Targeting physical inactivity in children: a focus on schools

If you’ve been reading our blog (and we hope you have!) you know the numerous benefits that sport and physical activity provide: happiness, more energy, better health, less anxiety …and on and on… what’s not to love! But what we did not stress enough is why it’s so important to start young!

Let’s look at the scary numbers first:

Childhood obesity is no joke – and it’s on the rise in Europe, where according to the WHO, one in three 11 year olds is overweight or obese. Furthermore, European children are 50% less physically active by age 15 than they were at age nine. As computer games, television and mobile devices take up more and more leisure time, physical inactivity is hurting Europe’s children. That’s the reality.

On the other hand, an increasing number of studies are coming out demonstrating the value of incorporating more physical activity into the lives of children. Active kids have been shown to perform better at school and develop more confidence. As we’ve already mentioned, physical activity also helps boost brain power and creativity – these are excellent added benefits for students of all ages. Finally, kids who embrace an active lifestyle are more likely to carry those good habits into adulthood – and that’s a good thing.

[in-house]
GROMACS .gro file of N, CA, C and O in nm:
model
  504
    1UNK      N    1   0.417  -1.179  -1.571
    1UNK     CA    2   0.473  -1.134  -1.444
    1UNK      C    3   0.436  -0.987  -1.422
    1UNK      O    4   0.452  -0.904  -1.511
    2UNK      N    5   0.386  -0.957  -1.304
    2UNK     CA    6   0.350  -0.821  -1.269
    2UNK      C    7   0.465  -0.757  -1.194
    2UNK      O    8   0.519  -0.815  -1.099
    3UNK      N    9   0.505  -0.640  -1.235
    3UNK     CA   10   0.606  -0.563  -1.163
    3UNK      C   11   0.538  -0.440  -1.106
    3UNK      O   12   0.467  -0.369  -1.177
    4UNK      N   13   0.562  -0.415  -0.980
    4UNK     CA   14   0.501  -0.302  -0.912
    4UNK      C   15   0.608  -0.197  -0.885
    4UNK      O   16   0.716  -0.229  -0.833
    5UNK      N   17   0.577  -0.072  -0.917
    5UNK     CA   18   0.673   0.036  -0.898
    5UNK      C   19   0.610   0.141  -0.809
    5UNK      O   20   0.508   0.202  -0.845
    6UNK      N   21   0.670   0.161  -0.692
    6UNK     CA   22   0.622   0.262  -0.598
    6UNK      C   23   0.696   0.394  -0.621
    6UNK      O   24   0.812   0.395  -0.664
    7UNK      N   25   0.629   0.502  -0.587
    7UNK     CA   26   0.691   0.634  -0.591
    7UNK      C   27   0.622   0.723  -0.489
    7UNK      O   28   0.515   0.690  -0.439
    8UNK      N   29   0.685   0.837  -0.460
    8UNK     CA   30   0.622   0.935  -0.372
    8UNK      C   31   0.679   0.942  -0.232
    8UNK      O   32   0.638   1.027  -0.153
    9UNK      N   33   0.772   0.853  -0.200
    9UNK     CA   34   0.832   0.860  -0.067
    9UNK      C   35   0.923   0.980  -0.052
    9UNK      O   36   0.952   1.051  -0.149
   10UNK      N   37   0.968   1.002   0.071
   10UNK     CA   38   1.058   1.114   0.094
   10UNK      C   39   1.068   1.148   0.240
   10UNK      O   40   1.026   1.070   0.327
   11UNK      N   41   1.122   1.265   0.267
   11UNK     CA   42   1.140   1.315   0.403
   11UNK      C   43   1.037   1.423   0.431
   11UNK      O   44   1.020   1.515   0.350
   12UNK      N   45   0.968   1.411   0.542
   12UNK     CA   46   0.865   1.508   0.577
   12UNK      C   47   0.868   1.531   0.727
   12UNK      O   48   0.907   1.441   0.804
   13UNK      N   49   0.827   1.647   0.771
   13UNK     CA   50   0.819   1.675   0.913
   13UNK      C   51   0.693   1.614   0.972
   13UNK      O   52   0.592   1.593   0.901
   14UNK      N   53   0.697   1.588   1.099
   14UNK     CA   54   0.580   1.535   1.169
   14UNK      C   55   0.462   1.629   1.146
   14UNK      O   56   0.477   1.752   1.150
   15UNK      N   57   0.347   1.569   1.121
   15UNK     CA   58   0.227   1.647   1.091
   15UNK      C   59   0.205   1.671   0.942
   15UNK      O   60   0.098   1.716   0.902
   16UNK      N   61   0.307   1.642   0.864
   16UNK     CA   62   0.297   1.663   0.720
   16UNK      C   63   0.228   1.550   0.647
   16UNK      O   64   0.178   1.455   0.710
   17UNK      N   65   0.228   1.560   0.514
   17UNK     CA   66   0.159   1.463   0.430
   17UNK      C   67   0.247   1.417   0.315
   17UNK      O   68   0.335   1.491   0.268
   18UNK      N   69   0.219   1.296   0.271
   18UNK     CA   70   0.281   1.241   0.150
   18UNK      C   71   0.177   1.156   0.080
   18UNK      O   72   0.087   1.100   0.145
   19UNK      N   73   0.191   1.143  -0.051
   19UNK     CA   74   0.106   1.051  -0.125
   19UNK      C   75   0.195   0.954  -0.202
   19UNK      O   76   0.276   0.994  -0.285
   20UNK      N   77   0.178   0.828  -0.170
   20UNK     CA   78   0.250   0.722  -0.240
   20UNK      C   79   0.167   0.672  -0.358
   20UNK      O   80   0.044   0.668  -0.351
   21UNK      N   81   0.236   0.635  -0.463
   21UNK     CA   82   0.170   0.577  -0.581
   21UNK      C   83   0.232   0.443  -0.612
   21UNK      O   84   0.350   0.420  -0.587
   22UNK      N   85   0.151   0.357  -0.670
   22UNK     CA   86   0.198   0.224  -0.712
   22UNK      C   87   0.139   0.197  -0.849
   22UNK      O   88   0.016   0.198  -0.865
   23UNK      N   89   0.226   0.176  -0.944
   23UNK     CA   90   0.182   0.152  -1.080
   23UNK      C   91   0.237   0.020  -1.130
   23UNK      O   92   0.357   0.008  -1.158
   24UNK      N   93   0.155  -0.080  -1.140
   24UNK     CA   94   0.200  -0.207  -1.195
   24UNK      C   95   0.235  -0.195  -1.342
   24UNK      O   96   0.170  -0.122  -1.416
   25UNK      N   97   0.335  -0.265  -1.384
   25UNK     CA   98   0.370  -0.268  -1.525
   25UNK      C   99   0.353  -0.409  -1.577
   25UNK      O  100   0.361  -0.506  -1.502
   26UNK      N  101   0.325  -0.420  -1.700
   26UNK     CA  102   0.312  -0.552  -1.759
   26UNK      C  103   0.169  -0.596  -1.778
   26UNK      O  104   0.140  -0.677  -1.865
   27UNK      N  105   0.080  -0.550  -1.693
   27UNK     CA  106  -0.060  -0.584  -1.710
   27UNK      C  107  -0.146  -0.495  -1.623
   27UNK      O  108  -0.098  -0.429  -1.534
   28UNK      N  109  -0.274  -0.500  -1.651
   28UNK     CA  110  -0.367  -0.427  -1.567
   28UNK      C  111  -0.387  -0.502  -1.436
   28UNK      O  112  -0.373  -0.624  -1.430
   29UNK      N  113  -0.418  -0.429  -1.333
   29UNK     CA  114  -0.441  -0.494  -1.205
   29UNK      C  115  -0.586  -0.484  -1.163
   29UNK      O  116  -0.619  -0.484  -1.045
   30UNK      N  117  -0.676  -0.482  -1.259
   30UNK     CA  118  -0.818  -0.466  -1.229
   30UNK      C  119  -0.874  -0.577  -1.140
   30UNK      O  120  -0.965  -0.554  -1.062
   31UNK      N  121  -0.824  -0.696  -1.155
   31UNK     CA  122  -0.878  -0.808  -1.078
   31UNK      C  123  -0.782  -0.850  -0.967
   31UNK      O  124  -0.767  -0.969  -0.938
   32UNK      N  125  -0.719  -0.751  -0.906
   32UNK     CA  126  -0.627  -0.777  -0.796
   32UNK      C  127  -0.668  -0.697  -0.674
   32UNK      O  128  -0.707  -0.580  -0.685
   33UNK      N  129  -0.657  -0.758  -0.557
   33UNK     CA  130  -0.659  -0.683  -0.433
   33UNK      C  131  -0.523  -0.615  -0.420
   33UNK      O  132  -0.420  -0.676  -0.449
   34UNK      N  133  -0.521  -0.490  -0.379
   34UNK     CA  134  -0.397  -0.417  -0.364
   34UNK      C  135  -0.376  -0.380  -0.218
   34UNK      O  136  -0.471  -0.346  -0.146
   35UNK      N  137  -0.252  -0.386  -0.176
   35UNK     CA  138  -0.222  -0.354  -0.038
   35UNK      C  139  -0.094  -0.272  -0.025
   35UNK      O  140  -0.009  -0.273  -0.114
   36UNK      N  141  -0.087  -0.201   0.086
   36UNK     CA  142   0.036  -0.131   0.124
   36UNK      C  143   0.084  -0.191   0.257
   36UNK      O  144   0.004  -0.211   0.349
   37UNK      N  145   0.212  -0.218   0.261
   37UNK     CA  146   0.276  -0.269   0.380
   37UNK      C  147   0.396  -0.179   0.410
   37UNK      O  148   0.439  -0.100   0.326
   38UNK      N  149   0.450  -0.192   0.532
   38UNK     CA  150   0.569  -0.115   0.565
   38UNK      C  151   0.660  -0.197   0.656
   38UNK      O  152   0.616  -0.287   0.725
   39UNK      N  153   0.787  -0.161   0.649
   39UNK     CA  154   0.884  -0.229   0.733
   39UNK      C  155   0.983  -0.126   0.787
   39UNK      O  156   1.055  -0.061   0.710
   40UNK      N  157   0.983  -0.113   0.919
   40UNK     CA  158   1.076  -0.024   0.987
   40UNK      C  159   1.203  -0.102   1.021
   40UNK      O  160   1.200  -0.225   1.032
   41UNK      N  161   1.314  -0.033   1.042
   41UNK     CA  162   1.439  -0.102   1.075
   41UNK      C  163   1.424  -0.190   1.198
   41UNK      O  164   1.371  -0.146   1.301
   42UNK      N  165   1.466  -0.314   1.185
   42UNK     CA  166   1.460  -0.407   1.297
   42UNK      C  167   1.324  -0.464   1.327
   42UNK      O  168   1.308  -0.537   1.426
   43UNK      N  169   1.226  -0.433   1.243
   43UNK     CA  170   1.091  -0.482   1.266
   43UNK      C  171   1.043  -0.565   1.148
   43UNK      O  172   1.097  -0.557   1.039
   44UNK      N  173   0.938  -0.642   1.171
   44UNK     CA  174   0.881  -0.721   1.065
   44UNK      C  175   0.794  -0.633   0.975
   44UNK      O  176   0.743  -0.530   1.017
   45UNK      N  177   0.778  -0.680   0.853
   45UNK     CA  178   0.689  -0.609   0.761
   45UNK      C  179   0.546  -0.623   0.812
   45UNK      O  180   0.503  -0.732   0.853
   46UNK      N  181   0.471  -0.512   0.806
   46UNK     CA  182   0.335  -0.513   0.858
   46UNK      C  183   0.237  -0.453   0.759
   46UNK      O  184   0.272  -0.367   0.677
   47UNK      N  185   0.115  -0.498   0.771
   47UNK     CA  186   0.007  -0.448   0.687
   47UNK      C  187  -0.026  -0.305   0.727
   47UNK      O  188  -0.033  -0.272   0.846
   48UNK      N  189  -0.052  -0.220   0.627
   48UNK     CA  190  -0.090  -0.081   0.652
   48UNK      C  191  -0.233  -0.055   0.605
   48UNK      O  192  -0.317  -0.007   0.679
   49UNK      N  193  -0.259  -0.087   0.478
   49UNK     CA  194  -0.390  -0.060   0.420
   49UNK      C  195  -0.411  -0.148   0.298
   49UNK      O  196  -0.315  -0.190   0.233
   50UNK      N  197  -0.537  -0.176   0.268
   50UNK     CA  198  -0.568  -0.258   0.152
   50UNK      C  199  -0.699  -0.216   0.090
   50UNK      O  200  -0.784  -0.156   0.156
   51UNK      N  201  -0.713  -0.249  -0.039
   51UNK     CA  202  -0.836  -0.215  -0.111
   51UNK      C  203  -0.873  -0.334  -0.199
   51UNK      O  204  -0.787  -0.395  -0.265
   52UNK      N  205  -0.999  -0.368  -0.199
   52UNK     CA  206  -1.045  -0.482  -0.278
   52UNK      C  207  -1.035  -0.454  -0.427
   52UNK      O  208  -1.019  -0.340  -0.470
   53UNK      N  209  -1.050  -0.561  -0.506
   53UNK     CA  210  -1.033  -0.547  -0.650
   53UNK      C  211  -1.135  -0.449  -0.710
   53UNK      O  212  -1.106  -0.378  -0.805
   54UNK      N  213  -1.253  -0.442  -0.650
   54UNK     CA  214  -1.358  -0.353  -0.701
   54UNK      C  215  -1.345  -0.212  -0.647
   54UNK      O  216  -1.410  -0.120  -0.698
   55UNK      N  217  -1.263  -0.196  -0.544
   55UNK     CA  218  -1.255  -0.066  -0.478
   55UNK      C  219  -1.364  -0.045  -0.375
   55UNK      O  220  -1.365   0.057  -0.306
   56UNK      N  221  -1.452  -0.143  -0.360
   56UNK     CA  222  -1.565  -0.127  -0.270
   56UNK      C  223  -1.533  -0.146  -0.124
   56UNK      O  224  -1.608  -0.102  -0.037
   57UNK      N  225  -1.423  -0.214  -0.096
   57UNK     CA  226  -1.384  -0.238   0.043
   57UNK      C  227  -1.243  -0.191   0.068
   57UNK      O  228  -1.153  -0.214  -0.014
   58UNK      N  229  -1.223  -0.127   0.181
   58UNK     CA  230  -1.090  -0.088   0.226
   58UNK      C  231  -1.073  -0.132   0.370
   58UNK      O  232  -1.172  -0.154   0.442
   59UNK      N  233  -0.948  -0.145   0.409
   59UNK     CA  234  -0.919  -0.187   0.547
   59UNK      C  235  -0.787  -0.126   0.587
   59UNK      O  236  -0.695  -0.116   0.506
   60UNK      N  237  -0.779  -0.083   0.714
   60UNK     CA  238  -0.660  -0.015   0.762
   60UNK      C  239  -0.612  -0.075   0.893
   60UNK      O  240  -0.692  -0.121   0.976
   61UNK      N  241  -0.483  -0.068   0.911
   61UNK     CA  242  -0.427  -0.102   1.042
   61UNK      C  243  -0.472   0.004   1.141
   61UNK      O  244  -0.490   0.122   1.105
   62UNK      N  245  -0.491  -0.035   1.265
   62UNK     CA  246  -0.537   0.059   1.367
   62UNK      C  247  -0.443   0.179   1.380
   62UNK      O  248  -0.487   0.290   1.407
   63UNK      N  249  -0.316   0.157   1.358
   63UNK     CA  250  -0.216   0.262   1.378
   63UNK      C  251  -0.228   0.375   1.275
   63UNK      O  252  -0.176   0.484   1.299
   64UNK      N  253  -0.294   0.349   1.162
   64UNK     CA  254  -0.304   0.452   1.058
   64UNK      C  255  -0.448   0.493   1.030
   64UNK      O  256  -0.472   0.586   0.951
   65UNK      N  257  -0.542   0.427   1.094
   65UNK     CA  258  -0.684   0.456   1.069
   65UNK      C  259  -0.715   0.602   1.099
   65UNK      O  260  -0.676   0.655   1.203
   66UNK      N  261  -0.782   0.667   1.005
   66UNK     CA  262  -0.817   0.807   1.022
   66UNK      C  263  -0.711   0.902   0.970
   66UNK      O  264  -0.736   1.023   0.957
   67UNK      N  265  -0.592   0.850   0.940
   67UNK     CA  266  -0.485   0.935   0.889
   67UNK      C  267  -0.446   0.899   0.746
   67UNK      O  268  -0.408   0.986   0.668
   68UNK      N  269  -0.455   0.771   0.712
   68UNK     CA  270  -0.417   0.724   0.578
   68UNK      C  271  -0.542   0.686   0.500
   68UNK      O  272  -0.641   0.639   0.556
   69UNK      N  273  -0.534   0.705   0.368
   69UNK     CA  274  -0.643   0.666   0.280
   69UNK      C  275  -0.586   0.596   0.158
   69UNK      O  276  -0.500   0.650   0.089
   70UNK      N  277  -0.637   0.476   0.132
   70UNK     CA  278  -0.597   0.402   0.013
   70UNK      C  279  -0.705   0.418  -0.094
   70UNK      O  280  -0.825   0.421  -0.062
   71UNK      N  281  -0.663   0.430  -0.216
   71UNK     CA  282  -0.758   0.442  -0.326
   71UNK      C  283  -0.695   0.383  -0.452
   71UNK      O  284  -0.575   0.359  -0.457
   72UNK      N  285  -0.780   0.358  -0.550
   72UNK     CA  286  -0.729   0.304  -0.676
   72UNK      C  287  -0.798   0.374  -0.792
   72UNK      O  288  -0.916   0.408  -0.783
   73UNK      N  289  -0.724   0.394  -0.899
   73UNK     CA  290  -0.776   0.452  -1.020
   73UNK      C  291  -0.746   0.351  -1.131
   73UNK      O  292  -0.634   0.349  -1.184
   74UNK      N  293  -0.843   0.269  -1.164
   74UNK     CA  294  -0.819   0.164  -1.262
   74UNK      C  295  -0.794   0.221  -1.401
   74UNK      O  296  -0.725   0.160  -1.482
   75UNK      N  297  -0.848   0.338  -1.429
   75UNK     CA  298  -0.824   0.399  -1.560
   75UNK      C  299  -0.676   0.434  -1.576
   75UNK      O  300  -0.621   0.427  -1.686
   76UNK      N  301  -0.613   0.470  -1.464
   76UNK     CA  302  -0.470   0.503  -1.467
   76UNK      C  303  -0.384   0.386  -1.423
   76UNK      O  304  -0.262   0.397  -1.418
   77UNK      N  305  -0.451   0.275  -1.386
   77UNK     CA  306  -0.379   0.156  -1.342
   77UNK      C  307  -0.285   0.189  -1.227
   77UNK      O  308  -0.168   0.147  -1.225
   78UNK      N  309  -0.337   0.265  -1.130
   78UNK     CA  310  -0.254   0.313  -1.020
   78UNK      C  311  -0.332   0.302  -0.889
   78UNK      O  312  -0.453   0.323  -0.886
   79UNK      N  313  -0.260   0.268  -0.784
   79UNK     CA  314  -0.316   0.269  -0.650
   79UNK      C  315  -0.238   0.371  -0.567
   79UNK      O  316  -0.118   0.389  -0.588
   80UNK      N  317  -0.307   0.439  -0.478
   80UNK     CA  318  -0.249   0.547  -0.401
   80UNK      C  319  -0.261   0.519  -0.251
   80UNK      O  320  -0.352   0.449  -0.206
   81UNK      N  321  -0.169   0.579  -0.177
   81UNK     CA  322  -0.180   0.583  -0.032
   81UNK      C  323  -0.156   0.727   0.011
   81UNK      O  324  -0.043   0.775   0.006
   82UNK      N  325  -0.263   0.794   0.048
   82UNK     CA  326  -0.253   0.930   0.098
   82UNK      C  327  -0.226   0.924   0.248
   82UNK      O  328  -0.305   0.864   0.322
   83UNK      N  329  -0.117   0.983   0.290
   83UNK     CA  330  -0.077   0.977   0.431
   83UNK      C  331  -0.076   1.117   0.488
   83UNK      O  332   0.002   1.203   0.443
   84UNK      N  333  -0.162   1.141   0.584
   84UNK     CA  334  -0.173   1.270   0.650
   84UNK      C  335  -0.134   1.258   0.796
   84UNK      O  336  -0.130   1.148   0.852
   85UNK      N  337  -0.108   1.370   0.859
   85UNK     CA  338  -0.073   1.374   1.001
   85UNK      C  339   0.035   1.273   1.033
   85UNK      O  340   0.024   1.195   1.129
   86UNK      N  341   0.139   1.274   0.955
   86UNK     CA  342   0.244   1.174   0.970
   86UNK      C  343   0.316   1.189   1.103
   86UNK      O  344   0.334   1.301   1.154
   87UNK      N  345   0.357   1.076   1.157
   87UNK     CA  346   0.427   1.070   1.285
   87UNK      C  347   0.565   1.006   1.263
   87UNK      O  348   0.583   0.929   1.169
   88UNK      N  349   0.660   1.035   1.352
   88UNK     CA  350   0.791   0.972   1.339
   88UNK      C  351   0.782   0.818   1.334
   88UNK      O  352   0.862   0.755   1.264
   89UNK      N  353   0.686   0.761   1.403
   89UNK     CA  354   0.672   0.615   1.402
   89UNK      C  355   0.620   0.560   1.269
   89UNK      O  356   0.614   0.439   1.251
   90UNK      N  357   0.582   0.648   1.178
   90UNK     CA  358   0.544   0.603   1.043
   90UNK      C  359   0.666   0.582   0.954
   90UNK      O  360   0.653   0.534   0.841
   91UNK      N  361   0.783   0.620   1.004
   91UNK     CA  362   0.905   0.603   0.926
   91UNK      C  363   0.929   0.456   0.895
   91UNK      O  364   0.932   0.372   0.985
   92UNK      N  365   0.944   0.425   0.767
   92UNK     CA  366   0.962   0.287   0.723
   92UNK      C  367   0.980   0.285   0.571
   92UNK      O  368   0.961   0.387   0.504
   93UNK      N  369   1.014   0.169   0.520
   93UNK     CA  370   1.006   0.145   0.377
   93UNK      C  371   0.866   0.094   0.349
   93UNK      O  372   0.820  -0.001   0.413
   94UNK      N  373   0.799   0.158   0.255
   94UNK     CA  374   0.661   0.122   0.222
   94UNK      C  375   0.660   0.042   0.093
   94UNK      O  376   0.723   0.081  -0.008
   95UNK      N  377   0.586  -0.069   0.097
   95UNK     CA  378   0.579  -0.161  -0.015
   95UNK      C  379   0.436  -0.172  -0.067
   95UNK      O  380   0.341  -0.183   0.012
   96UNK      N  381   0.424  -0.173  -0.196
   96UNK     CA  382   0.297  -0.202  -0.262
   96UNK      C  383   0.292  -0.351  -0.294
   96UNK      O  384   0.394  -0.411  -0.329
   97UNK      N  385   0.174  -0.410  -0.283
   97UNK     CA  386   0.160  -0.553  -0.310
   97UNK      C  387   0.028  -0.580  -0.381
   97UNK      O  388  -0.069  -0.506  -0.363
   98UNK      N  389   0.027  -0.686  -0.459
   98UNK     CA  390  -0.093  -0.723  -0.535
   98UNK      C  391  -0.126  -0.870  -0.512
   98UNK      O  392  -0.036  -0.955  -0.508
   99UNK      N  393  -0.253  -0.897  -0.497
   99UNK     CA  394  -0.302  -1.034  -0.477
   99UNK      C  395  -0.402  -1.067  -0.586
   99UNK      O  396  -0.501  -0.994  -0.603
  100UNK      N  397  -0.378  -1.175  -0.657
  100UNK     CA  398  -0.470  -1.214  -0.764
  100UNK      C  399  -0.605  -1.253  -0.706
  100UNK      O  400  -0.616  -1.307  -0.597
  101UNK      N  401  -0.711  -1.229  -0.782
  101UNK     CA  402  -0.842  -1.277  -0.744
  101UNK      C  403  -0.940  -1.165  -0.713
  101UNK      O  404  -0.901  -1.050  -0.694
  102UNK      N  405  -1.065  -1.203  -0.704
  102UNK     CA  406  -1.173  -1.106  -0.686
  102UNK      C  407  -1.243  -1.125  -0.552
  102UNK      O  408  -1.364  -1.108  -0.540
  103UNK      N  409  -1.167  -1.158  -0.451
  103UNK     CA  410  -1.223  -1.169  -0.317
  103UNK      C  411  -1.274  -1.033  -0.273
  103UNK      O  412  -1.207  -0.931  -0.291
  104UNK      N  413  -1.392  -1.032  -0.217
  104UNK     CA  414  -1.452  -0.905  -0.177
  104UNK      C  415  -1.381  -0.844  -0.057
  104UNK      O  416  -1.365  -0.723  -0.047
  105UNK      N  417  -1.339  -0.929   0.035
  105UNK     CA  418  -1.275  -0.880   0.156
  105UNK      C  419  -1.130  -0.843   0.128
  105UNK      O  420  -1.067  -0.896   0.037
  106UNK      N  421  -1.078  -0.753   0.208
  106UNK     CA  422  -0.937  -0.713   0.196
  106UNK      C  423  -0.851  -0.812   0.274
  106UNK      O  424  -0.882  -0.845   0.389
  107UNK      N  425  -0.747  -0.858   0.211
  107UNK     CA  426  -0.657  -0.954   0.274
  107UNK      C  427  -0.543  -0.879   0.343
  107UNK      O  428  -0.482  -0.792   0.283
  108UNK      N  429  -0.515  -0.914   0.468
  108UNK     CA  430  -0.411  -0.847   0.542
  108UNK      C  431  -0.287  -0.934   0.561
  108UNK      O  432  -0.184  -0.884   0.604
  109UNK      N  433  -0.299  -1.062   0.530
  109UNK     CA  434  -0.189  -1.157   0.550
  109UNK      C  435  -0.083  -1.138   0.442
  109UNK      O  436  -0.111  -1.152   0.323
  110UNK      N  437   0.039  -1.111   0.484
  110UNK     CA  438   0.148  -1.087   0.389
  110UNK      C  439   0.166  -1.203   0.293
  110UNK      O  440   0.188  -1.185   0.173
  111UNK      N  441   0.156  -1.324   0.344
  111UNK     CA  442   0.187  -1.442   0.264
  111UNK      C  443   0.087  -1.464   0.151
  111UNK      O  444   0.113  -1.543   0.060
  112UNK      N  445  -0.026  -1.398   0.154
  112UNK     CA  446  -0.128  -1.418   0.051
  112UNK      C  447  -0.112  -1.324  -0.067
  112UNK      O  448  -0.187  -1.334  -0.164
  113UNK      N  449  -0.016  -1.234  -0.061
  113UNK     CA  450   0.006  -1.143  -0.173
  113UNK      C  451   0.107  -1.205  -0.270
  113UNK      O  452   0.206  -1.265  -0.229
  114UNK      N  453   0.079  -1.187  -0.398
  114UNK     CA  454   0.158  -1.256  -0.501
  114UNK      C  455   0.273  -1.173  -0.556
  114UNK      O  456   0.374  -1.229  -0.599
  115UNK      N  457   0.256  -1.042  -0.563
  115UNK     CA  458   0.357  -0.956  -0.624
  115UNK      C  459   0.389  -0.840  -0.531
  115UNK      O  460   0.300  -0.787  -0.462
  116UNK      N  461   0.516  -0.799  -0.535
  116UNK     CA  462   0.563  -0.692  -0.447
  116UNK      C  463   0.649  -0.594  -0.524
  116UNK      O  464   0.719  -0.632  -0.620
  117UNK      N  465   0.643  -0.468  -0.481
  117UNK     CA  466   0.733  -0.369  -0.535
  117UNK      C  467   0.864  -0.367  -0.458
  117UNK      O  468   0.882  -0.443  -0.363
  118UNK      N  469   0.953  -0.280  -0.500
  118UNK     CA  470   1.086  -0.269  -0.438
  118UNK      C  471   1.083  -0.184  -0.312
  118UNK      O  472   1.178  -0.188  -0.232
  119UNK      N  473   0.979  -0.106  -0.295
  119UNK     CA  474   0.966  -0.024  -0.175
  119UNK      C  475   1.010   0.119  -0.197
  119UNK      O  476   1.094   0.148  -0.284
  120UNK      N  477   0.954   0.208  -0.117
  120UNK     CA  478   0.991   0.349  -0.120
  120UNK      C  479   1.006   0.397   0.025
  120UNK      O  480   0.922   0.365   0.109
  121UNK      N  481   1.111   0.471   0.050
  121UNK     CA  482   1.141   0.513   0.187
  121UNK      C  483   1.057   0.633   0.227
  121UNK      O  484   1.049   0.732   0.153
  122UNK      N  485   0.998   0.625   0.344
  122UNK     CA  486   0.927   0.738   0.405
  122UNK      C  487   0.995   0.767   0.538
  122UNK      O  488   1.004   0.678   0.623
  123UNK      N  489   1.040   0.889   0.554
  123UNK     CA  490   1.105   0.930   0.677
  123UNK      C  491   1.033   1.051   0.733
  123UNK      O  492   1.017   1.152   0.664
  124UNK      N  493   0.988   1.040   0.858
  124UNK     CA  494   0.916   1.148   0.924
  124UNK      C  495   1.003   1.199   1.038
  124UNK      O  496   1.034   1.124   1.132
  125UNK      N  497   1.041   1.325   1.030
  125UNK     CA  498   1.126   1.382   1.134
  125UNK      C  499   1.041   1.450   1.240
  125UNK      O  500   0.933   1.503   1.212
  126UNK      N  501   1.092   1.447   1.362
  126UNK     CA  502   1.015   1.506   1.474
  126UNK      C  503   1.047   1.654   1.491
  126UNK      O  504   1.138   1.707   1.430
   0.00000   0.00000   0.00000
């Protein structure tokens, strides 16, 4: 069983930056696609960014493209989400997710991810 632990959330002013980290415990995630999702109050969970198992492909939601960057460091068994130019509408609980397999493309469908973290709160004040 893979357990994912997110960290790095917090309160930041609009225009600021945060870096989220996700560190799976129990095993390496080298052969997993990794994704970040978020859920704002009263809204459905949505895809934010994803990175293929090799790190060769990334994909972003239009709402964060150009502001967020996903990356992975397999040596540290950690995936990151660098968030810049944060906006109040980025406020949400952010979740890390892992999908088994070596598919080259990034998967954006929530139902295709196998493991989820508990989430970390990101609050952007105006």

This is why encouraging physical activity in the educational environment is so important, and why the European Week of Sport has this setting as one of its Focus Day themes.

There are many ways to encourage kids to #BeActive, but it’s also important to support schools, educators and other decision makers in creating a culture that values more physical activity in the school setting – from nursery to university level.

We’ve shared some tips on our website, but they are just the tip of the iceberg. Have you heard of any innovative programs to get kids active? What do you do to encourage your children to fight inactivity? We would love to hear your thoughts.

Let’s work together to help Europe’s children and youth #BeActive!

One thought on “Targeting physical inactivity in children: a focus on schools

  1. Schools are the only context where we can ensure every child is exposed to a permissive environment that works with children’s natural desire to play and move and that provides for the possibility of a coordinated, sequentially developed health education.

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